Week 3 of our sweater lab has been happening last Wednesday. I must admit, this was (mostly) about mindless knitting so most people were casually “in the zone”. It’s not too late to join us though: the more we are the better!
Lesson #1: Take advantage of your pattern and try-as-you-go.
I started my sweater with the sleeves. While I was doing the ribbing, I was a little afraid that the fit would be a little snug. No worries: I pushed the stitches on the cable (one of the many reasons why I magic loop), and tried the cuff. It looked adequately stretched and I was relieved that my cast-on had the perfect amount of give. I tried the sleeve on every 20 rounds or so, to see if the increase rate was adequate.
Take the time not only to understand how the garment is constructed, but also how the shaping is introduced. In my case, introducing the new stitches into the pattern was self-explanatory, so I didn’t have any trouble making the sleeve fit perfectly. If the shaping increases are part of the overall pattern, get a pen and paper and work the math out (Can I afford to skip 1 increase round? Or increase more often? How will it look?) Consider the texture of your yarn and how conspicuous the shaping is and don’t hesitate to make the garment your own.
Lesson #2: Unravel if it’s not your thing.
I like making sweaters. 🙂 It doesn’t mean everybody does. You won’t know until you try. Olivier started with all the right steps: chose a yarn, swatched, found a pattern he liked, customized the overall look. Then, he stopped.
He wasn’t feeling it anymore.
We made the sweater lab to provide support and guidance though the process, and deciding not to finish is an option. It is a hefty investment of time and money that could be used elsewhere. Don’t like where it is going? Unravel and start something else! Nobody has to know that your new shawl/hat/pair of mittens was a sweater-to-be before.
And maybe you’ll want to try again later. That is also allowed.
(The fact that Olivier got a new awesome sewing machine might also be a factor. Stay tuned for the introduction!)
Lesson #3: Be consistent when measuring your gauge.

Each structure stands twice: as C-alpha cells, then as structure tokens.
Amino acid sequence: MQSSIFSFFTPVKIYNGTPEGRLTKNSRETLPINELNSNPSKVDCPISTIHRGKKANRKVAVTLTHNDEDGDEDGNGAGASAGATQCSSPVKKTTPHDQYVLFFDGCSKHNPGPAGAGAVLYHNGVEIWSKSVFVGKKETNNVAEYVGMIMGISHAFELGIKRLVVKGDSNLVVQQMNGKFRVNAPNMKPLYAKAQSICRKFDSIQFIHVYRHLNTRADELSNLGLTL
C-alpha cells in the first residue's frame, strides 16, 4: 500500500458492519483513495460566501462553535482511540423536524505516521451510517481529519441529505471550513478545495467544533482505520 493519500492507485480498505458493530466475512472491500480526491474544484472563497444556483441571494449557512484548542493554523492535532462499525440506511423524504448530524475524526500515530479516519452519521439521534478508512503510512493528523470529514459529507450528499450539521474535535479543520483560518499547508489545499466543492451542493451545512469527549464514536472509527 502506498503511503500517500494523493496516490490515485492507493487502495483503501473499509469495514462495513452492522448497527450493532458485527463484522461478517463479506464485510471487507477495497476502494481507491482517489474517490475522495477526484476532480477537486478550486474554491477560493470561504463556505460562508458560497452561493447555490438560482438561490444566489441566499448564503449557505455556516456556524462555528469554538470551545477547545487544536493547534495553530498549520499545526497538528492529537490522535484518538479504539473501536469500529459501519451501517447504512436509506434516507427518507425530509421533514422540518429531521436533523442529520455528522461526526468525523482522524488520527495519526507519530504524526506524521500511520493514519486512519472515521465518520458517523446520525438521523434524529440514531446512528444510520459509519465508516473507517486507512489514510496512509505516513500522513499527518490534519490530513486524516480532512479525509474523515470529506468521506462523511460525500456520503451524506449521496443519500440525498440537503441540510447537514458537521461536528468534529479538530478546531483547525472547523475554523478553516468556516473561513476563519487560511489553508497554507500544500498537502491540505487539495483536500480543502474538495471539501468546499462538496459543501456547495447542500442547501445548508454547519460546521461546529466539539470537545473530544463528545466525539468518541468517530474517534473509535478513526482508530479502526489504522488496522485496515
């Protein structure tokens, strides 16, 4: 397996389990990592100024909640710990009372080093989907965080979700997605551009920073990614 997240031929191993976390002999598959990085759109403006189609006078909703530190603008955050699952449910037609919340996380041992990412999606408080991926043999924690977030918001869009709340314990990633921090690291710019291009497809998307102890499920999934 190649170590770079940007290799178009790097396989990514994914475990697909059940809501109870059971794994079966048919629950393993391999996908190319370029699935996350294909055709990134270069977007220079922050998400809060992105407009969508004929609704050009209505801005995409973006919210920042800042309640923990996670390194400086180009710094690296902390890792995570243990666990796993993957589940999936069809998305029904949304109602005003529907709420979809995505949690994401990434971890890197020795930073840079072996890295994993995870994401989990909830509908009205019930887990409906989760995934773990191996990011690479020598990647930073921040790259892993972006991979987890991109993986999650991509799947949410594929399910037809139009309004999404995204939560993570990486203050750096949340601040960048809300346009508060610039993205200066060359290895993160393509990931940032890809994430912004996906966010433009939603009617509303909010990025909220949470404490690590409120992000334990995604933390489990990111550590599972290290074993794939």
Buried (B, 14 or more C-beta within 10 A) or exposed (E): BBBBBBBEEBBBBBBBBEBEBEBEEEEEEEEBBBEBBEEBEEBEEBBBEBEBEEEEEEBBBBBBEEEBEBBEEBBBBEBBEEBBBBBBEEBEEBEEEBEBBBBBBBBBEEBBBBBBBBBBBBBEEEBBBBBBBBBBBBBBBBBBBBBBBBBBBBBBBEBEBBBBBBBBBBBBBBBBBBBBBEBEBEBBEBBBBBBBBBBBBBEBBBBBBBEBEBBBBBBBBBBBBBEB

I hate when people give a gauge for 10cm/4in. They are not the same thing. For small items like socks, the difference might be negligible, but let’s work an example together where it starts to matter. The math isn’t so hard, so bear with me.
- 4 inches = 4 x 2.54cm = 10.16cm
- Gauge: 24 stitches by 4 inches
- Width of the garment: 48 inches
- Pattern uses imperial measurements and asks for 48 inches x (24/4 stitches per inch) = 288 stitches
Let’s say you are a metric person, and calculated 24 stitches by 10cm. You followed the pattern and casted on 288 stitches. How wide will your sweater be?
- (10/24 cm per stitches) * 264 = 120cm
120 cm is 47.2 inches. Before even doing anything, you lost a little under an inch — 1.92cm to be exact. Nothing terrible, but if you’re making a fitted sweater, it can make it a little too snug.
For those more inclined into maths, recall that 4 inches is approximately 1.6% more than 10cm. You can see the difference here in this Knitter’s Pride ruler: on the magnifying part of the ruler, see the 10cm mark (on top) and the 4in (on the bottom).
If your pattern asks for metric measurements, stay metric the whole way. Most rulers will have both scales available, so use that to your advantage and stay coherent. Easy peasy.
Lesson #3b: Gauge is easier with whole numbers
When calculating gauge, you don’t have to use 4 inches as your measurement. Reading fraction of stitches I usually try to get a whole number of stitches to fit a major mark of my ruler (the ruler photographed above has quarter inches) and then readjust my gauge.
Reading fractions of stitches isn’t very reliable. The V shape of the stitch makes it hard to evaluate half (or third) stitches. It is much easier to measure “13 stitches on 5 inches” than to try to hit “10.4 stitches on 4 inches”. A simple rule of 3 will restate your gauge in pattern-friendly terms:
(Number of stitches / Measurement ) x Wanted Measurement
Taking our example:
(13 stitches / 5 inches) x 4 inches = 10.4 stitches (by 4 inches)
This is especially useful when measuring gauge over pattern stitches (4 patterns over 5 inches > 3,2 patterns over 4 inches) and is invaluable when knitting lace. Your gauge is already knitted, so why not take a few seconds to try this method?
This might be a little overkill for most projects, but it is worth keeping in the back of your mind. I find that careful measuring gives me the necessary boost to start the project.
We hope that those bite-sizes lessons are helpful. Do you have any tricks when knitting garments?